These three palm planes appear to have the same casting as the plane with the mark, B. Steffen, Berlin on the cutting iron. I have searched German records for a Bruno, Benjamin, or Bernhard Steffen in Berlin, who had some relation to instrument making (or leather working), but have not had any luck finding the possible maker or seller of these planes. The plane with the beech wedge appears to be almost identical the the one in the 2015 Stanley Auction. On the toe of the other two palm planes are finger rests, one in rosewood, and the other in brass. The brass piece appears to be a factory part. Over the last 20 years, I have probably seen about a dozen of these German palm planes, and in that time have acquired these three examples. While I suspect these planes date from c. 1885 to 1935, I think the double crest decoration is an earlier decorative element, as shown on the 18th century Hurdy-Gurdy luthiers’ plane shown earlier, and in the c. 2005 photo from iluthier.com (defunct).
Real or Counterfeit?
In October 2022, this 3″ plane appeared in the Brown Antique Tool Auction and was described as made in the 17th or 18th century . It has the same size and profile in the back half as the German planes shown above. It even has the same wedge as the B. Steffen plane and the basic model shown in my set of these planes. The double crest on the sides was continued all along the front of the plane, never exceeding what would have been available to work originally.
Preston violinmakers’ planes were made in quantity, and must have been in demand when they they were sold. During the early 20th century, in Britain, Preston violin planes established a standard of excellence amongst the instrument makers’ community. Norris violin planes were less common, although they were made from the late 19th century, right up to the early 1940s. Because of this relative scarcity, as well as the cachet of the Norris brand, Norris violin planes are currently sought after by antique tool collectors.
In the Preston 1909 catalogue, the drawing showed an “EP” logo on the side of the luthier plane. I have not seen this on actual Preston violin planes, which are generally marked with “PRESTON” and the logo “EP” on the end of the cutting iron. Both Preston and Norris had a number system of 1 through 5 for the range of sizes of their violin planes, but the gradation used by the two firms was opposite: for Preston, no. 5 was the largest 2 1/8″ size, and for Norris, no. 1 was the largest 2 1/8″ size.
Preston and Norris violin planes look very similar, and small differences only appear with direct comparison of the two planes, which rarely happens. Also, some of these small differences can be attributed to variations in casting and machining batches.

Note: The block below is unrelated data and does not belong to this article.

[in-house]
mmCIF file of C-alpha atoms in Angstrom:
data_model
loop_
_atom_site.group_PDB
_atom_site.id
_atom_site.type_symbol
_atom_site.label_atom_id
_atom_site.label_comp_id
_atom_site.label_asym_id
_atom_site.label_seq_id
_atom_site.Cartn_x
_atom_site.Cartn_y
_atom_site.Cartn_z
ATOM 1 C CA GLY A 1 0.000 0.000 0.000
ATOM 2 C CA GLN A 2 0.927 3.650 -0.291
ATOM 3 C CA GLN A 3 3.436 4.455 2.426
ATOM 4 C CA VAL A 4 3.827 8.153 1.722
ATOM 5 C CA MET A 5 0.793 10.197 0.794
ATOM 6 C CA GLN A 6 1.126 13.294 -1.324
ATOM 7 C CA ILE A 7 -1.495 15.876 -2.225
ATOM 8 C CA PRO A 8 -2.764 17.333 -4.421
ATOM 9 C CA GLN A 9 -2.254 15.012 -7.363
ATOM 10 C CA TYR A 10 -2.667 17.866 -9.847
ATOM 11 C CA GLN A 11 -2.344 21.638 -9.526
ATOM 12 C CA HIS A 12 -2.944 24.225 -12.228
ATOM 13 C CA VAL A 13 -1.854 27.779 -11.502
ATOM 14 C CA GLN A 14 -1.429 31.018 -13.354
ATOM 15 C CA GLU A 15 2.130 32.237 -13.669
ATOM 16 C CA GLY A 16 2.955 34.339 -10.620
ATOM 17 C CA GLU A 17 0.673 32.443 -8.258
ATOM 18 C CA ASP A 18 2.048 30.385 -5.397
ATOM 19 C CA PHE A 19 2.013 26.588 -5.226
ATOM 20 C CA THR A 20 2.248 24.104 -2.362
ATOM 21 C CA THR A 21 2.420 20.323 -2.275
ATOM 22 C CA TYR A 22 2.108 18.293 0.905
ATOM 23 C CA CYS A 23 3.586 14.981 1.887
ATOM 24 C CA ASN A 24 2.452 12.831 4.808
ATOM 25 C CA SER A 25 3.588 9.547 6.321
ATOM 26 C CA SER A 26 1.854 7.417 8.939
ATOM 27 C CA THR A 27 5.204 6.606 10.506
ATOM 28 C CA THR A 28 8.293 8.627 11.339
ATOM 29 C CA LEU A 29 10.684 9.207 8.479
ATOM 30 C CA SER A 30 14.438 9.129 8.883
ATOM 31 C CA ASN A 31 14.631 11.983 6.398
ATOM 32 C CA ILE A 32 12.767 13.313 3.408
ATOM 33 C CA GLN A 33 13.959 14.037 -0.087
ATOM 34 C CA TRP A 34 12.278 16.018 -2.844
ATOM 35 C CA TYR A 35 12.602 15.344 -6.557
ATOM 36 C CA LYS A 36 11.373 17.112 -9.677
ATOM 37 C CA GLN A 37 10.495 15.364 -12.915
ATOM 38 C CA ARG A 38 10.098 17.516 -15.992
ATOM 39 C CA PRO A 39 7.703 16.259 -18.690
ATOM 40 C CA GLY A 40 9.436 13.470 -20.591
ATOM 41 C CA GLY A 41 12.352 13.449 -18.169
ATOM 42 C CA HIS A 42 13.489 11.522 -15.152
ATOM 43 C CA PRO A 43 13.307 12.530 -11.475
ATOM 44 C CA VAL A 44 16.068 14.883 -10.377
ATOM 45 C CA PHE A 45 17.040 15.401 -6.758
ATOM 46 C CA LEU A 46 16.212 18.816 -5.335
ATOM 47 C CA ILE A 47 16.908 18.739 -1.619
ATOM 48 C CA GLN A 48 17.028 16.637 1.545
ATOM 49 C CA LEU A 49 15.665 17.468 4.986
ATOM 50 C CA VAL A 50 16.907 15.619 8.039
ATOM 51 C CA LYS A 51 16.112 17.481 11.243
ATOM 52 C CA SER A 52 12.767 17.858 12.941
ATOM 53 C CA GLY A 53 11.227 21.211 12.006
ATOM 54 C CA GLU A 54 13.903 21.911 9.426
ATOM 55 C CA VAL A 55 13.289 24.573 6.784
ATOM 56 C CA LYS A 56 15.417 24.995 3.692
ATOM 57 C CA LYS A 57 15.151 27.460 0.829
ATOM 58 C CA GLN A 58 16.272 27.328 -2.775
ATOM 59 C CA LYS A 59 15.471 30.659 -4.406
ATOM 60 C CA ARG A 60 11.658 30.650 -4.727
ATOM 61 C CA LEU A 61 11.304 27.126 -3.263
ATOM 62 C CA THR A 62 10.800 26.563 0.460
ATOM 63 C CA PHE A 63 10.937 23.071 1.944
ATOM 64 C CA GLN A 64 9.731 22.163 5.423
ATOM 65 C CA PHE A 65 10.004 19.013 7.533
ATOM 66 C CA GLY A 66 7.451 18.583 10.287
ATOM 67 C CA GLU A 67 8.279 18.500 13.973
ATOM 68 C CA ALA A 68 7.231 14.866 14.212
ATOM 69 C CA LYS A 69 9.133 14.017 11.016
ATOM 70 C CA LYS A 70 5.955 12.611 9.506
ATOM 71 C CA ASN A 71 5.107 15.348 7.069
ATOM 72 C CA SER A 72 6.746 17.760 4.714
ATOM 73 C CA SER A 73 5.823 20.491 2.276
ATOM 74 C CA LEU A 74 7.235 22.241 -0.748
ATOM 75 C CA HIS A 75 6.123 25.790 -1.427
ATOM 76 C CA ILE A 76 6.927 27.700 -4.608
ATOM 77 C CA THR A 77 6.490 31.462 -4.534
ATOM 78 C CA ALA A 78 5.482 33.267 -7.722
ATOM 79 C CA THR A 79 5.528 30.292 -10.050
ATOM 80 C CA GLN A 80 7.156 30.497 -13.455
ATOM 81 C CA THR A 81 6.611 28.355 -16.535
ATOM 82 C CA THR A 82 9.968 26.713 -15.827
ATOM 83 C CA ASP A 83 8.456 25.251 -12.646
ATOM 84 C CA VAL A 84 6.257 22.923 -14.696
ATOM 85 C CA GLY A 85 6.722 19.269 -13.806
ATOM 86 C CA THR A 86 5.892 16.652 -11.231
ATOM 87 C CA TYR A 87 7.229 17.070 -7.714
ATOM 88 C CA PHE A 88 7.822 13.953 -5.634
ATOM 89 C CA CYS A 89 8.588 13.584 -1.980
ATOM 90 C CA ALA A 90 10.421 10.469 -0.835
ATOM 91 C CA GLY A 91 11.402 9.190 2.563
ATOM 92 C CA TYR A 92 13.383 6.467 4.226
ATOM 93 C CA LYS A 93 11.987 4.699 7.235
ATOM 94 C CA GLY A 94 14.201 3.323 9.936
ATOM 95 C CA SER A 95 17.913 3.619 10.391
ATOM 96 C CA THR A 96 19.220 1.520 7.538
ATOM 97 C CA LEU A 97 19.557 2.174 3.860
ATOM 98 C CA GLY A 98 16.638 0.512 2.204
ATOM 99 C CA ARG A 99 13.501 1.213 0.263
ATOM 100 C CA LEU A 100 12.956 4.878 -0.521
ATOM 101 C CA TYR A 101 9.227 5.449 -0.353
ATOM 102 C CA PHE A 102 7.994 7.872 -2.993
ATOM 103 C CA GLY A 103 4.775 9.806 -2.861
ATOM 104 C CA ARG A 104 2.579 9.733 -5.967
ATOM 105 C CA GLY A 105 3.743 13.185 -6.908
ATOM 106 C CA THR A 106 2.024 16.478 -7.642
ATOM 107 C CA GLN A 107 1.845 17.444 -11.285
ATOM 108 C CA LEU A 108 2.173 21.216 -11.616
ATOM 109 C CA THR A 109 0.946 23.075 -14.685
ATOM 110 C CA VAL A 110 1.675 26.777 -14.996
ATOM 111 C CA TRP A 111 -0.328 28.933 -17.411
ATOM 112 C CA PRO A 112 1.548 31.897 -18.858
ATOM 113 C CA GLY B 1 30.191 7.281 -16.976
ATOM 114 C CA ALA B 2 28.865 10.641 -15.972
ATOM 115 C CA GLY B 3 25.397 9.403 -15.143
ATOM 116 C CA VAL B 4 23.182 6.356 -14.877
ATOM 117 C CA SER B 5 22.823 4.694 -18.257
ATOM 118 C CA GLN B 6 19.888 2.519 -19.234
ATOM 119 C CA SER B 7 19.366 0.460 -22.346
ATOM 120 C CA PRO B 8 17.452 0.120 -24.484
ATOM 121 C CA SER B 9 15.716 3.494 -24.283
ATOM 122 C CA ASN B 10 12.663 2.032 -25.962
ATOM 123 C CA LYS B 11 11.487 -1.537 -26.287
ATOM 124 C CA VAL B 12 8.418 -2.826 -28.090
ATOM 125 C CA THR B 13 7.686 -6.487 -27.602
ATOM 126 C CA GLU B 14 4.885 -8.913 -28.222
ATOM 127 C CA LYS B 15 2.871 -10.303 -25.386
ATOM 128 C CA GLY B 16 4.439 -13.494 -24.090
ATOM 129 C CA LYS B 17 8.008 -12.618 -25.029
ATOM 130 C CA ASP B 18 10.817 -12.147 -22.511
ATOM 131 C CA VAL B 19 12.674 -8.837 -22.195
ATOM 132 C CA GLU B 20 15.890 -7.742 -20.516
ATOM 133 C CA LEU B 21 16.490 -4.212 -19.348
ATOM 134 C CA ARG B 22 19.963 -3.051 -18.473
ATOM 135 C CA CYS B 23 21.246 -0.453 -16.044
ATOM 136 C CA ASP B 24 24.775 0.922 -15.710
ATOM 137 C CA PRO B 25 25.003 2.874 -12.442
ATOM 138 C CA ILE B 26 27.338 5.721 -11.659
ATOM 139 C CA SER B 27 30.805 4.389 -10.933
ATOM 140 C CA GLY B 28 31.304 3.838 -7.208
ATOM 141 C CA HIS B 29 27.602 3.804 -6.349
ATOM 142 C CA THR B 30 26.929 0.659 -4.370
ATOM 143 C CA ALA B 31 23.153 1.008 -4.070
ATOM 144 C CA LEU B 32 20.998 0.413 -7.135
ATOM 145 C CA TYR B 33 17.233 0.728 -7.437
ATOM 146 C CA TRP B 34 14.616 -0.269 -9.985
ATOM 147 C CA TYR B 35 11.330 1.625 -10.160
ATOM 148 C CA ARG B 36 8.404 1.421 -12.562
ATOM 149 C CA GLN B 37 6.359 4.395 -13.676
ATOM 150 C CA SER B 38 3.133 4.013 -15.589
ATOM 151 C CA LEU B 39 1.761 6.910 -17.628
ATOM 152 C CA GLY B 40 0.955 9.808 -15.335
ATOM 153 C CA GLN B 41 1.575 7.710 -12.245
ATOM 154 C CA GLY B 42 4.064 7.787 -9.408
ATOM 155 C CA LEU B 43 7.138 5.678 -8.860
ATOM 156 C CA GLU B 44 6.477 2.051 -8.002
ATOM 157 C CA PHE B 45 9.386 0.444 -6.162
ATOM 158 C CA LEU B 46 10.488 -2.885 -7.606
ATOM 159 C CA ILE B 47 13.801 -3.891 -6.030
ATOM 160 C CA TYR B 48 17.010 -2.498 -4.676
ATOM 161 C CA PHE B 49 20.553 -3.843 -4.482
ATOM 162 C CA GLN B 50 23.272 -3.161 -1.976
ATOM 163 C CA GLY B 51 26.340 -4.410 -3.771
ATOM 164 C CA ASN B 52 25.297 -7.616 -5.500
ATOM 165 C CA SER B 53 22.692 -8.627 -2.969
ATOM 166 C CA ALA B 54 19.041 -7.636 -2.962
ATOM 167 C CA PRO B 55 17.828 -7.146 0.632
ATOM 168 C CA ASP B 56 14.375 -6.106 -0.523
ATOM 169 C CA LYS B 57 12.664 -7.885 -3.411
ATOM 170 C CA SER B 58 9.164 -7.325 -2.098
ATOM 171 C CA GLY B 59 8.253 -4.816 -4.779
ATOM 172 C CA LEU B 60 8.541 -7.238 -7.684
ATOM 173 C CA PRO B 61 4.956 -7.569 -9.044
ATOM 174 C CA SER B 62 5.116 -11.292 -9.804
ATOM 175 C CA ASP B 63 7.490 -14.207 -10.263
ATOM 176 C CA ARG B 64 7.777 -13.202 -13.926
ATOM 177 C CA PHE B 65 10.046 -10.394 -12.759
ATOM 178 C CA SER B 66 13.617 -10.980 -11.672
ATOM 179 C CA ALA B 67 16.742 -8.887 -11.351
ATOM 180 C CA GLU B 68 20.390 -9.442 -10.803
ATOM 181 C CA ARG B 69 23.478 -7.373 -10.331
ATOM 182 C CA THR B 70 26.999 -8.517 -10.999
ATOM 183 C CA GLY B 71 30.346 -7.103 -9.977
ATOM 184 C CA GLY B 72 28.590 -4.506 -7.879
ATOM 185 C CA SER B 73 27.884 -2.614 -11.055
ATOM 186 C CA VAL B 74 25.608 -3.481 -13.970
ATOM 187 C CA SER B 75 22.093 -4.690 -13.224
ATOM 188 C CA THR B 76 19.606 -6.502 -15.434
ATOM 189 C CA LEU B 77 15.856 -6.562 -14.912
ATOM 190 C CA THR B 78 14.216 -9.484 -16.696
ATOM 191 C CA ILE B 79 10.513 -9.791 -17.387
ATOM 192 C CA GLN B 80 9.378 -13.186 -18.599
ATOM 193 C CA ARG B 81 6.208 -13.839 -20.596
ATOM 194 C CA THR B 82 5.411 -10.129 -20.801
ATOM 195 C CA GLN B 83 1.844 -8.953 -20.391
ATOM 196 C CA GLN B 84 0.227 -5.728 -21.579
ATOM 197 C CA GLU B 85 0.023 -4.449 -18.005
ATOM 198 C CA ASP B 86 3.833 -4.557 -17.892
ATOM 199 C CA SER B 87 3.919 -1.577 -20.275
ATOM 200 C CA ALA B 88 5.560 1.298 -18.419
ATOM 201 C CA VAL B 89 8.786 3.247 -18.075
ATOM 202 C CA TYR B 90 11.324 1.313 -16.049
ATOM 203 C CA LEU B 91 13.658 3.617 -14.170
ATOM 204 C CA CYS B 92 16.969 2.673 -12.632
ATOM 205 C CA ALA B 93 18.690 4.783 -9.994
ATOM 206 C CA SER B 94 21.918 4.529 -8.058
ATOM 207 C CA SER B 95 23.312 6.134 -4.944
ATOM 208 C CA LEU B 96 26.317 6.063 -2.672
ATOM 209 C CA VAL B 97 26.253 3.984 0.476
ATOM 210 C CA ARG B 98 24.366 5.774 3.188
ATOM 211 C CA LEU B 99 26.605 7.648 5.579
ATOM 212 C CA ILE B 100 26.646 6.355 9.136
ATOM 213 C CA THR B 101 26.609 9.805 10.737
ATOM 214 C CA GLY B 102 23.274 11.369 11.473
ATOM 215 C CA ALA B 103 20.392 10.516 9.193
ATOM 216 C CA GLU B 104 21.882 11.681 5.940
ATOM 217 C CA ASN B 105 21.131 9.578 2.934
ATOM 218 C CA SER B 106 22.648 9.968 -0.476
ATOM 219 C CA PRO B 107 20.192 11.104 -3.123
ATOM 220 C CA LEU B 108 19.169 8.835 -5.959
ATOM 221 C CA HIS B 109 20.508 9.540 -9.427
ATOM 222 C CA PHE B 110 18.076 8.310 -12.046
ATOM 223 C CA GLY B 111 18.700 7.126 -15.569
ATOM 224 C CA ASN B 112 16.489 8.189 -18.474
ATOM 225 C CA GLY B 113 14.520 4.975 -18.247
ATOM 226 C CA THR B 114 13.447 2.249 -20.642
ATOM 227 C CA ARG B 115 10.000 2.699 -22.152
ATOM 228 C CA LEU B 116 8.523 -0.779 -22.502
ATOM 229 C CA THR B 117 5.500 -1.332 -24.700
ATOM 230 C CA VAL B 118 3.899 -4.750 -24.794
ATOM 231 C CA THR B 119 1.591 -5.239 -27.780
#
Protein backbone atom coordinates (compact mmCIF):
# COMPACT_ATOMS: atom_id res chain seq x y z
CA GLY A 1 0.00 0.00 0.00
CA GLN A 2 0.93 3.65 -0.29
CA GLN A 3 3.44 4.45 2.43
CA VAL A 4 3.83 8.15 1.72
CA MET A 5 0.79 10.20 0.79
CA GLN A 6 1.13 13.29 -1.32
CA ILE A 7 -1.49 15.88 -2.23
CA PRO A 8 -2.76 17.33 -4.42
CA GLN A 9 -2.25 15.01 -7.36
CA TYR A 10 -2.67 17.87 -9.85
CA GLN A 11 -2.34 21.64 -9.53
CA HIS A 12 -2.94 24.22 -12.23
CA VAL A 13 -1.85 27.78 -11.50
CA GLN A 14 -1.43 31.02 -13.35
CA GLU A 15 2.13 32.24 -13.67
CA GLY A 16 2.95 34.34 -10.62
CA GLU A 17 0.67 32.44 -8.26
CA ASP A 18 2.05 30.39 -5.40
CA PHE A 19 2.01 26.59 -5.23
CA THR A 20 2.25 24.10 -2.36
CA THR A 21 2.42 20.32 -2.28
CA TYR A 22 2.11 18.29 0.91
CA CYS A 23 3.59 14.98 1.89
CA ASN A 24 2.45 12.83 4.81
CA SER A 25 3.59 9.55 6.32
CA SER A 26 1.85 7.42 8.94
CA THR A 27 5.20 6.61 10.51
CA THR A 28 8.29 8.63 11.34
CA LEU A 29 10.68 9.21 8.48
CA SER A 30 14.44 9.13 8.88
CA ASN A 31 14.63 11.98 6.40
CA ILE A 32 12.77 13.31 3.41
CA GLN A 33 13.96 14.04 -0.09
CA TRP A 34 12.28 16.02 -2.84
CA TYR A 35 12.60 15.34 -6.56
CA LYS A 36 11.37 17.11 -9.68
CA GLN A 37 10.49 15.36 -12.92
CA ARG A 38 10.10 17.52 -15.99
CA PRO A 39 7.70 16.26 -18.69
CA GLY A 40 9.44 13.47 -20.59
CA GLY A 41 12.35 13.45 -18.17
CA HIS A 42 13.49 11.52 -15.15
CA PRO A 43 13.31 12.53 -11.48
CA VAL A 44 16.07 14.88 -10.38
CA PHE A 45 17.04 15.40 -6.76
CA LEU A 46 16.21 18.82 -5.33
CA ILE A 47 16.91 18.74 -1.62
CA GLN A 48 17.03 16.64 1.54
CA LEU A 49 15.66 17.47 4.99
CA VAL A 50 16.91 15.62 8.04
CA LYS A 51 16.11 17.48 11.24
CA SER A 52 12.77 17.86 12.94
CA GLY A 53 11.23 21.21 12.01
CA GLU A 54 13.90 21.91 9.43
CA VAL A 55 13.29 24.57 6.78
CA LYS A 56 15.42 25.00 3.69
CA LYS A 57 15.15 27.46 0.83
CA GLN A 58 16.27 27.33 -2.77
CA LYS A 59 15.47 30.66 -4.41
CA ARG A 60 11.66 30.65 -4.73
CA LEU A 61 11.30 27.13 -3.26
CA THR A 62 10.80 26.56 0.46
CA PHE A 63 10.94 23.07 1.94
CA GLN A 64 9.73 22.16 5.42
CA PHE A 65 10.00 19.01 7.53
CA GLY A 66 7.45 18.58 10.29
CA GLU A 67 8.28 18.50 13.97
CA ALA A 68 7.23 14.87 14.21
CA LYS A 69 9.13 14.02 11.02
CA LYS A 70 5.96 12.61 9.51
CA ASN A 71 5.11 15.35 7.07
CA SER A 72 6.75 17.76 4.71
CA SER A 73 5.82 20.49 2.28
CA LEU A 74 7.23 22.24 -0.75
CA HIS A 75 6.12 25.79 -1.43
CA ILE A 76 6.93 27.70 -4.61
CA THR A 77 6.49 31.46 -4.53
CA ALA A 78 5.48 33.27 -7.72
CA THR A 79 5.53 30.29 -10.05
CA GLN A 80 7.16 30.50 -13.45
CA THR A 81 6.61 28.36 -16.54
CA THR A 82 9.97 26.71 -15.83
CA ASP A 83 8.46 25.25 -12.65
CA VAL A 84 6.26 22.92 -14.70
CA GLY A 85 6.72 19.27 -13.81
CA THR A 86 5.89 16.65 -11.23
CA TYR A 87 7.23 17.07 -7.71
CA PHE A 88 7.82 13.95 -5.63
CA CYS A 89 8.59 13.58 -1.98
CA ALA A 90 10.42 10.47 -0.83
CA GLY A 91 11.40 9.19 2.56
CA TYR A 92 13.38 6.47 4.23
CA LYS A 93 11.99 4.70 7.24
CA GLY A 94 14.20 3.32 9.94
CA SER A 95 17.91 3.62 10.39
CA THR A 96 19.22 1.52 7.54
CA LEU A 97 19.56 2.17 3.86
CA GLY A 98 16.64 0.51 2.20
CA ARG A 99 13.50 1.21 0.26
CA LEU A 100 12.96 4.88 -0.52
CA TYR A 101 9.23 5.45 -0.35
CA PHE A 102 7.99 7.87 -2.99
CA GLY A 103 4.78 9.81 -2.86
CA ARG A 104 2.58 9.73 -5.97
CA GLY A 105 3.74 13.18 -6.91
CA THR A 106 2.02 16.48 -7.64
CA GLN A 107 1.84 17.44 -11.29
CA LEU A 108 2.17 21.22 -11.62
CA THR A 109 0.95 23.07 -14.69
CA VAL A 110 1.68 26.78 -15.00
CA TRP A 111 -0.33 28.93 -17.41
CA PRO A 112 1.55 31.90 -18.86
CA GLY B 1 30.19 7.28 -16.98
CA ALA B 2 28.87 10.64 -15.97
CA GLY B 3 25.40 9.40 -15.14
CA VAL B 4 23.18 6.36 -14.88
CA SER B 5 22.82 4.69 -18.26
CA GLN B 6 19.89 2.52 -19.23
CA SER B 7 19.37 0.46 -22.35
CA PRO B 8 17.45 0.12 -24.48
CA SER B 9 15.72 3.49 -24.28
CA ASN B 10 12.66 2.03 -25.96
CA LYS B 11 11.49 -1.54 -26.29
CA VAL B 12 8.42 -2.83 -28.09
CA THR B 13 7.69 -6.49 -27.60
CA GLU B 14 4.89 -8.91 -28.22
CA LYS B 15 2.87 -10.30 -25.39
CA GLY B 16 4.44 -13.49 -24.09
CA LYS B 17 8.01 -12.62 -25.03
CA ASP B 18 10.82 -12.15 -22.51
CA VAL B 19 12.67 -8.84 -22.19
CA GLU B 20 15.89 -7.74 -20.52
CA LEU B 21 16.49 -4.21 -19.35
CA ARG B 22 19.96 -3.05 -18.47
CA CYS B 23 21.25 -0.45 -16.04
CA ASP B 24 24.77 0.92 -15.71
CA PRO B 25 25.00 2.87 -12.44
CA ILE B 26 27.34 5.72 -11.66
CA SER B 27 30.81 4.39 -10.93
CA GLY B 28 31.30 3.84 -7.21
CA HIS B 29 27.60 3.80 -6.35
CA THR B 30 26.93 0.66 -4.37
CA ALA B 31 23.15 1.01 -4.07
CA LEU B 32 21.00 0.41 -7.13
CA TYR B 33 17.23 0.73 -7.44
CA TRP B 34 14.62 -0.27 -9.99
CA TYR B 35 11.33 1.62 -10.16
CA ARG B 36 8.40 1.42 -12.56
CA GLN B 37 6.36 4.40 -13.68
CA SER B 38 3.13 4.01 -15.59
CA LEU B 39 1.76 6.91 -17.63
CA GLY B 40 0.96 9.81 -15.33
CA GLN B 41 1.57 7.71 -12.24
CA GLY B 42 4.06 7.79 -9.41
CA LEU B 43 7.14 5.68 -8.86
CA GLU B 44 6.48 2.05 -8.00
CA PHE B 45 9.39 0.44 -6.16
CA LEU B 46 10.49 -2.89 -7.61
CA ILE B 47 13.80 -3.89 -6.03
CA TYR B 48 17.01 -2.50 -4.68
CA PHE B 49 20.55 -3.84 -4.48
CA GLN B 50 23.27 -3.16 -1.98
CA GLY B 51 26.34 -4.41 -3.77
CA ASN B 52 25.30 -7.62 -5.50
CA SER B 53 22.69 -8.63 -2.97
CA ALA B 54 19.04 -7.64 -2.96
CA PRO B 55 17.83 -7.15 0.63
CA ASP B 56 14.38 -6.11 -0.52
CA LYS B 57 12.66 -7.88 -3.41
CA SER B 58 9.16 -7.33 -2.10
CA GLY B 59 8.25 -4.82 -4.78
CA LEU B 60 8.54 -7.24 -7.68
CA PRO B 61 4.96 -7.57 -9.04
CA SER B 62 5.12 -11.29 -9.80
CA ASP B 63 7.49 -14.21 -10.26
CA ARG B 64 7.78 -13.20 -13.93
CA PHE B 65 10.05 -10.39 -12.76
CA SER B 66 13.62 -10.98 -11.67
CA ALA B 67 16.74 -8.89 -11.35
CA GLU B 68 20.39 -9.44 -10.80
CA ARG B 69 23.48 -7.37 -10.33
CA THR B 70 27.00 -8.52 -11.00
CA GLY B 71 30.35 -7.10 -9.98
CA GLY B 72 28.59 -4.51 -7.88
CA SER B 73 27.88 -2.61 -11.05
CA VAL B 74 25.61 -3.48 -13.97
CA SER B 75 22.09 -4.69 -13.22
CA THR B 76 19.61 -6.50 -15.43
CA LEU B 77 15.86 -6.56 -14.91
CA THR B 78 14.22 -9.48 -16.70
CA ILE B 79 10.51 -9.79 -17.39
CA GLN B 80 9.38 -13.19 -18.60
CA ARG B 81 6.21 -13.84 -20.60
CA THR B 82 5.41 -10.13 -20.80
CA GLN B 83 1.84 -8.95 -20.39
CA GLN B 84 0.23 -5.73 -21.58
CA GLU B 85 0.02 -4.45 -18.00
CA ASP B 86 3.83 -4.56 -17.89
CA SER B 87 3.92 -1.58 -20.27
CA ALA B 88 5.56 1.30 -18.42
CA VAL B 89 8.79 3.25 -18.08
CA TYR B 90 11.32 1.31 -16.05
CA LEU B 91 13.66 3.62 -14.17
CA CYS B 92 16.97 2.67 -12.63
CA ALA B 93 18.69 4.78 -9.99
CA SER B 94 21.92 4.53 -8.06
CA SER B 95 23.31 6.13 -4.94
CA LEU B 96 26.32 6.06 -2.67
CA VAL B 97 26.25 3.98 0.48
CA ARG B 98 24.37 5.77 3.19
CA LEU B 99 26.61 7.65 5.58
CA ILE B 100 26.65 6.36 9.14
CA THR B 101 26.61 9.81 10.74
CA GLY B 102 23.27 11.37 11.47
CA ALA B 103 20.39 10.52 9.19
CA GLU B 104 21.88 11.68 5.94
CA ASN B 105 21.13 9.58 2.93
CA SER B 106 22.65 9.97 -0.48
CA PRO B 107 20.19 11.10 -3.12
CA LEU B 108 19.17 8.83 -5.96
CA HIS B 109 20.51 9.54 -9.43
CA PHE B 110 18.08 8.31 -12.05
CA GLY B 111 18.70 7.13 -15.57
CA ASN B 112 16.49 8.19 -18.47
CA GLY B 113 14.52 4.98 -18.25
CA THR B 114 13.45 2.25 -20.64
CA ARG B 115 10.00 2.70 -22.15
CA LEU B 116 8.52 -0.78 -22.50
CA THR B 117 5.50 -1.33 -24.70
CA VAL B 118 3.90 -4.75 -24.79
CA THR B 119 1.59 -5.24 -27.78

An exception to this was the differences in knurling on the adjusting wheel. Preston had simple ridges at 90 degrees, and this was consistent throughout the many years of production of this plane.
Norris, on the other hand, went through an evolution, of at least three types. The first type had ridges at 90 degrees, with a dividing line around the center of the perimeter of the adjustment wheel(c. < 1920). This dividing line was consistent throughout Norris’ many years of production of their Violin plane.
The second Norris knurling type consisted of fine ridges at 45 degrees (c. 1920~1930). The third type of Norris knurling on their Violin planes was a coarse series of ridges at 45 degrees (c.1930-1943). This evolution roughly followed knurling patterns on other Norris planes.
Adjustment wheel on the Preston is 1″ in diameter, and the Norris adjustment wheel is 1 3/32″ The flanges for the cross pin are narrower on the Norris, and in general, the Norris has more delicate features than the Preston, has a thinner casting, and has a mouth opening that is overall smaller than the Preston. The functional mouth opening, with the iron extended, is fine in both planes, and is quite similar, however.
I examined the photos of a good many Norris Violin planes at Norrisplanes.com and also looked at a number of images of Preston Violin planes, which were made in greater quantity than the Norris planes, in order to confirm that these differences between these two planes extend to other examples as well.
Copies of Preston and Norris Violin Planes
Set of W.E. Hill & Sons England Violin planes. Photos by Jim Bode
W.E. Hill was a prominent London Violin dealer, who traded in some of the finest instruments. Additionally, Hill had an in-house staff of fine bowmakers, and instrument repairers, which earned them a great reputation.